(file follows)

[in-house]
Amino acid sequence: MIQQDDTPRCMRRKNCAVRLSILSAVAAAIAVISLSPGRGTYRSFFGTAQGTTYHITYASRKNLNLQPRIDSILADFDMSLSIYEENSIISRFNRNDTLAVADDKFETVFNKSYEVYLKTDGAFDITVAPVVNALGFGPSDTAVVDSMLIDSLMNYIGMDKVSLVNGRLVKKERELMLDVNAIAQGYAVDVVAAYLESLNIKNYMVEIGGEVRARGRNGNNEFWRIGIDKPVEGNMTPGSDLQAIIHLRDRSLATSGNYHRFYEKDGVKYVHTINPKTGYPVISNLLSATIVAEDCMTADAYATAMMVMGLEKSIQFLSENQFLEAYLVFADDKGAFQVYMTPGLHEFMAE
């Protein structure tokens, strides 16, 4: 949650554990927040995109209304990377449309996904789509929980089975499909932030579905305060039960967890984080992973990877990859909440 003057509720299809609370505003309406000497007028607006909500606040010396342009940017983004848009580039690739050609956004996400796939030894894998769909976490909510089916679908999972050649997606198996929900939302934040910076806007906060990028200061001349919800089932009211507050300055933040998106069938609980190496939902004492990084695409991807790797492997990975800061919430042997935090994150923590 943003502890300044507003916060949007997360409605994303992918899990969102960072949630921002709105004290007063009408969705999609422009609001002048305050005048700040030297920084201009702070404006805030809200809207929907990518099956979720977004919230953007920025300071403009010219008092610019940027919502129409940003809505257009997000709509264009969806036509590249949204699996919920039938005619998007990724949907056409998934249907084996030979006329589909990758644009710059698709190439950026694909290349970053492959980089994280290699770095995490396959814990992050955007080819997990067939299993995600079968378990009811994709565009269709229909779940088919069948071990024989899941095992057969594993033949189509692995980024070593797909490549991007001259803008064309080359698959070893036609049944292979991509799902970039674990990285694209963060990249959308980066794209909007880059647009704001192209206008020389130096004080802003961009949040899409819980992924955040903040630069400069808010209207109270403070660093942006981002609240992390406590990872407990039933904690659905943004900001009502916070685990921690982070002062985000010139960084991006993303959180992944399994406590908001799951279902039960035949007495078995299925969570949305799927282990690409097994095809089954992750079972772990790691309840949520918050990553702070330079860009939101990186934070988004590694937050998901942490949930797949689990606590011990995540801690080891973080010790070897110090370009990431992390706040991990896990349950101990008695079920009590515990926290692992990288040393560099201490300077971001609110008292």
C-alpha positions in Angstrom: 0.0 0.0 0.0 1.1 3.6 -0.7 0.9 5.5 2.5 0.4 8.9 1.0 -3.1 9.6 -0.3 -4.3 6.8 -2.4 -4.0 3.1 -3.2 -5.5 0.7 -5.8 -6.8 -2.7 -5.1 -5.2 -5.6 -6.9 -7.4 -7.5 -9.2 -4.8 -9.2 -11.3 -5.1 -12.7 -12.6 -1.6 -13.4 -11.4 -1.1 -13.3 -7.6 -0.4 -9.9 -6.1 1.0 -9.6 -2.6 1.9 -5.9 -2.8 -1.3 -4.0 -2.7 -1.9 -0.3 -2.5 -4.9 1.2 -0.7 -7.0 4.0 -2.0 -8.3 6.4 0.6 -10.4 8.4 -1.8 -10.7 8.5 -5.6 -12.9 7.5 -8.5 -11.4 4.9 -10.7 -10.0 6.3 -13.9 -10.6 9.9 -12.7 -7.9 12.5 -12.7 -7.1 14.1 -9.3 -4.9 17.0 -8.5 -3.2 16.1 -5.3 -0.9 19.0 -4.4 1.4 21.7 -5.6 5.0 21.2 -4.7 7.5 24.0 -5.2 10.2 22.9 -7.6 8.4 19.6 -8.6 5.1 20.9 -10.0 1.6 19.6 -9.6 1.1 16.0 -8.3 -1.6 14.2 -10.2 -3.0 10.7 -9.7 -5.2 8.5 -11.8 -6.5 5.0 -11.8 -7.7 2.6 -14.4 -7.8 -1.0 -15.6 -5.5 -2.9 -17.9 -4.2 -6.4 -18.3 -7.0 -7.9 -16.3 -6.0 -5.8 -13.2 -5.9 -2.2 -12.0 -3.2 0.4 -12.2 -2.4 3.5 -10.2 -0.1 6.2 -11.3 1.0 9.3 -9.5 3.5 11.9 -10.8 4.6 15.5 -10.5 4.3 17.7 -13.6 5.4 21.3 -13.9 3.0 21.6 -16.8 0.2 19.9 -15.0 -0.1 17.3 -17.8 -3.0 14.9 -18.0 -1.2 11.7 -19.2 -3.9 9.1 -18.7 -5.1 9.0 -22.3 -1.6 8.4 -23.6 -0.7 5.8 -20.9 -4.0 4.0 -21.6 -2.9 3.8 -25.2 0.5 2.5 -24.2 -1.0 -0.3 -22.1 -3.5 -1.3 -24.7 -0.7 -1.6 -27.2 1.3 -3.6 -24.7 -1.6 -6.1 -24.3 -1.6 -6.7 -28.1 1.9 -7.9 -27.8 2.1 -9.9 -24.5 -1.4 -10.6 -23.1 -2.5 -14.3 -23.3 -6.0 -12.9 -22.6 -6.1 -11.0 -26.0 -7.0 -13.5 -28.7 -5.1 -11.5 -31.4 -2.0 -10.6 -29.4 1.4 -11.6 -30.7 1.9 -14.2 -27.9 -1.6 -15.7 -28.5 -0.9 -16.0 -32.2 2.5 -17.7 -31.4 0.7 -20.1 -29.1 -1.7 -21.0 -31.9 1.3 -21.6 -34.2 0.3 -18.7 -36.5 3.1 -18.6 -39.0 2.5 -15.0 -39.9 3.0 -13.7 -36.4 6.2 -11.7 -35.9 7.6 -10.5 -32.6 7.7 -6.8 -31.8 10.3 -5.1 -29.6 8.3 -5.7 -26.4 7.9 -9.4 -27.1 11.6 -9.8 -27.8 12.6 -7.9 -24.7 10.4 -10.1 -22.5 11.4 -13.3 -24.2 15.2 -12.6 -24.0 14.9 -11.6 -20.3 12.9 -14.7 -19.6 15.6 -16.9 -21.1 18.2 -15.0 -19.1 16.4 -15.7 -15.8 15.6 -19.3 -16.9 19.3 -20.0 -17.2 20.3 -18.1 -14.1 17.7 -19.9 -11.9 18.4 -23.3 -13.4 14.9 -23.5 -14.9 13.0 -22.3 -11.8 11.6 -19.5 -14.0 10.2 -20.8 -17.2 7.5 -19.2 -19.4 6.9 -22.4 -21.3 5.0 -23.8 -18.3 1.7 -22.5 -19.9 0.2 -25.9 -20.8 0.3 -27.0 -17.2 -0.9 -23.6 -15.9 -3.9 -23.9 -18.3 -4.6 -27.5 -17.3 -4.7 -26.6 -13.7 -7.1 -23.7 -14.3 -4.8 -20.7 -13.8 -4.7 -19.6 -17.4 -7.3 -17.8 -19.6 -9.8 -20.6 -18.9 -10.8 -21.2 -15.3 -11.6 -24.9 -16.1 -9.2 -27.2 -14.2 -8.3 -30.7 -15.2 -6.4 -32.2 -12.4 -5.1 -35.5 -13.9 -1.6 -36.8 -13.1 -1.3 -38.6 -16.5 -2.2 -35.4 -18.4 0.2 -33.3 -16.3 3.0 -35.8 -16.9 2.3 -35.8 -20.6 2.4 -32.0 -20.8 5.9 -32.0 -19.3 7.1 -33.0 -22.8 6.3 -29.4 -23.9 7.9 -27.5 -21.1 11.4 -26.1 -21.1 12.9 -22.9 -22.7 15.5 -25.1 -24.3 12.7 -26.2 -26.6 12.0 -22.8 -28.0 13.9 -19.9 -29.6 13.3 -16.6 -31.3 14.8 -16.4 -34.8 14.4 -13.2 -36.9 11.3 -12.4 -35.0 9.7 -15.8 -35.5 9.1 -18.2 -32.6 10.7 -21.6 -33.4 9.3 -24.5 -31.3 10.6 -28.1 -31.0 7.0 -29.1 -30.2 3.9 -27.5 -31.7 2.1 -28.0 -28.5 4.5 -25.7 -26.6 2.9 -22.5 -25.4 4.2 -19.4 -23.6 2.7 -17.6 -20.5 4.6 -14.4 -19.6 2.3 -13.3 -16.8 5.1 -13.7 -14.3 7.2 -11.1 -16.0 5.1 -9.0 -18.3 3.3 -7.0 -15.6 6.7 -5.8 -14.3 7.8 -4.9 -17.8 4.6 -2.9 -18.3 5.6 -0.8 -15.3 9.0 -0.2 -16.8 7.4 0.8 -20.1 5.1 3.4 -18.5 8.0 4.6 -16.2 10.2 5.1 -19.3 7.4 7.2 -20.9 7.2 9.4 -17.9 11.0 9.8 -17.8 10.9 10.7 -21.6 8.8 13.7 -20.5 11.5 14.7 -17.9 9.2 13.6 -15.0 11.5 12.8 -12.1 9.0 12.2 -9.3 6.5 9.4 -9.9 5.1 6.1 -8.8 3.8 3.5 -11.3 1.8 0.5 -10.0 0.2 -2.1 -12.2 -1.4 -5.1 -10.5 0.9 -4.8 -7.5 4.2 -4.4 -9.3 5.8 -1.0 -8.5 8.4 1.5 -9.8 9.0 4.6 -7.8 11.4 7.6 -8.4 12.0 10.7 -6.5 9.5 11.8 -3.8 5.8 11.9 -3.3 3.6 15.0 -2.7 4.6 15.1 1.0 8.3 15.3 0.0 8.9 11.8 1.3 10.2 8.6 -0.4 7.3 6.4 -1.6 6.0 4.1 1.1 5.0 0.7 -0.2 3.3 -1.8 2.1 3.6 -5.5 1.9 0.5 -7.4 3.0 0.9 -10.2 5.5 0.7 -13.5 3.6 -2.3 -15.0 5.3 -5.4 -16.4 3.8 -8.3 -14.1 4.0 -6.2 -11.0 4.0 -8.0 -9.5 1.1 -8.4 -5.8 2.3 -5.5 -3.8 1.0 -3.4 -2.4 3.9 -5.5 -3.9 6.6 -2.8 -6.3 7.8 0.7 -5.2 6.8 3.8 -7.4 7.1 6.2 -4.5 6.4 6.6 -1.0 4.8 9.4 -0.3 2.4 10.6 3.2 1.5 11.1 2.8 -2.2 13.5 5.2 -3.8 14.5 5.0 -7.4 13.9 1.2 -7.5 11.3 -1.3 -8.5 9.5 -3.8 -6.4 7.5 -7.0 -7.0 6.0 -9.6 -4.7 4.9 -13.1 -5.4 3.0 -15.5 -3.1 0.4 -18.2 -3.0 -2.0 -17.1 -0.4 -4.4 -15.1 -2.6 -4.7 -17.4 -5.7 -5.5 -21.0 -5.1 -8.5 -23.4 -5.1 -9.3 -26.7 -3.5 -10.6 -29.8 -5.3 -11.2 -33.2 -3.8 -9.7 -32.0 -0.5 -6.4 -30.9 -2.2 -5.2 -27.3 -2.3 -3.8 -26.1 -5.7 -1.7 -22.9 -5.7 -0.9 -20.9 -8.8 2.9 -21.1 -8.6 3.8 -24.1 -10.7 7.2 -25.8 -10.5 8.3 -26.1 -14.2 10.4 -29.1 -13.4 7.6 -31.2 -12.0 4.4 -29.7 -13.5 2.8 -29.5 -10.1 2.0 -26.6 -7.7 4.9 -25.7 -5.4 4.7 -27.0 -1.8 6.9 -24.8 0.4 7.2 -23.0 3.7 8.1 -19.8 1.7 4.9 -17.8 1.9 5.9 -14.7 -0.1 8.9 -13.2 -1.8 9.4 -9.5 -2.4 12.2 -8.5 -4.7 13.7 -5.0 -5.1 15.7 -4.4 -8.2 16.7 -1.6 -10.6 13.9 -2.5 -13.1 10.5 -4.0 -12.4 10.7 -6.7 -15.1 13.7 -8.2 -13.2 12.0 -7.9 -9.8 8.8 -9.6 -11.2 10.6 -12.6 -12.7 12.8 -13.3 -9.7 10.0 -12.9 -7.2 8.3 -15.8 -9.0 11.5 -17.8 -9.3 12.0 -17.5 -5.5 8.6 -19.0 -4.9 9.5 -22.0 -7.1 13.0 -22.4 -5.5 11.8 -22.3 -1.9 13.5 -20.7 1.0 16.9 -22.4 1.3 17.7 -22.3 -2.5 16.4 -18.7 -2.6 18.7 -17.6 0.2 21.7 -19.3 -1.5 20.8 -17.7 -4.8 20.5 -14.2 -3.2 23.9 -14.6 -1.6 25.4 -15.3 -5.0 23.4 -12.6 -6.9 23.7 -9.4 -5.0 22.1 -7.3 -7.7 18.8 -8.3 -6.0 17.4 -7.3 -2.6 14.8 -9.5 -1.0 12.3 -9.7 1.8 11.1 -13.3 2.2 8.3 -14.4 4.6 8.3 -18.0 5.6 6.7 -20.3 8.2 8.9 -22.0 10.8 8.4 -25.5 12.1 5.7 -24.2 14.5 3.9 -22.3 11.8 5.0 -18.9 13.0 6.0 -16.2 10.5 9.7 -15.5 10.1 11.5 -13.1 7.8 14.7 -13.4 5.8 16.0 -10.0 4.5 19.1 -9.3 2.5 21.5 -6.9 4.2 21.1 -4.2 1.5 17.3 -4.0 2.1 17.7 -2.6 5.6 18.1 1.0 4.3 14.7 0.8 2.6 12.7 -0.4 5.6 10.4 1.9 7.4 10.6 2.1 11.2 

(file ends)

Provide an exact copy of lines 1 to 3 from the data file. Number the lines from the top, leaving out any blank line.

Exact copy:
[in-house]
Amino acid sequence: MIQQDDTPRCMRRKNCAVRLSILSAVAAAIAVISLSPGRGTYRSFFGTAQGTTYHITYASRKNLNLQPRIDSILADFDMSLSIYEENSIISRFNRNDTLAVADDKFETVFNKSYEVYLKTDGAFDITVAPVVNALGFGPSDTAVVDSMLIDSLMNYIGMDKVSLVNGRLVKKERELMLDVNAIAQGYAVDVVAAYLESLNIKNYMVEIGGEVRARGRNGNNEFWRIGIDKPVEGNMTPGSDLQAIIHLRDRSLATSGNYHRFYEKDGVKYVHTINPKTGYPVISNLLSATIVAEDCMTADAYATAMMVMGLEKSIQFLSENQFLEAYLVFADDKGAFQVYMTPGLHEFMAE
């Protein structure tokens, strides 16, 4: 949650554990927040995109209304990377449309996904789509929980089975499909932030579905305060039960967890984080992973990877990859909440 003057509720299809609370505003309406000497007028607006909500606040010396342009940017983004848009580039690739050609956004996400796939030894894998769909976490909510089916679908999972050649997606198996929900939302934040910076806007906060990028200061001349919800089932009211507050300055933040998106069938609980190496939902004492990084695409991807790797492997990975800061919430042997935090994150923590 943003502890300044507003916060949007997360409605994303992918899990969102960072949630921002709105004290007063009408969705999609422009609001002048305050005048700040030297920084201009702070404006805030809200809207929907990518099956979720977004919230953007920025300071403009010219008092610019940027919502129409940003809505257009997000709509264009969806036509590249949204699996919920039938005619998007990724949907056409998934249907084996030979006329589909990758644009710059698709190439950026694909290349970053492959980089994280290699770095995490396959814990992050955007080819997990067939299993995600079968378990009811994709565009269709229909779940088919069948071990024989899941095992057969594993033949189509692995980024070593797909490549991007001259803008064309080359698959070893036609049944292979991509799902970039674990990285694209963060990249959308980066794209909007880059647009704001192209206008020389130096004080802003961009949040899409819980992924955040903040630069400069808010209207109270403070660093942006981002609240992390406590990872407990039933904690659905943004900001009502916070685990921690982070002062985000010139960084991006993303959180992944399994406590908001799951279902039960035949007495078995299925969570949305799927282990690409097994095809089954992750079972772990790691309840949520918050990553702070330079860009939101990186934070988004590694937050998901942490949930797949689990606590011990995540801690080891973080010790070897110090370009990431992390706040991990896990349950101990008695079920009590515990926290692992990288040393560099201490300077971001609110008292």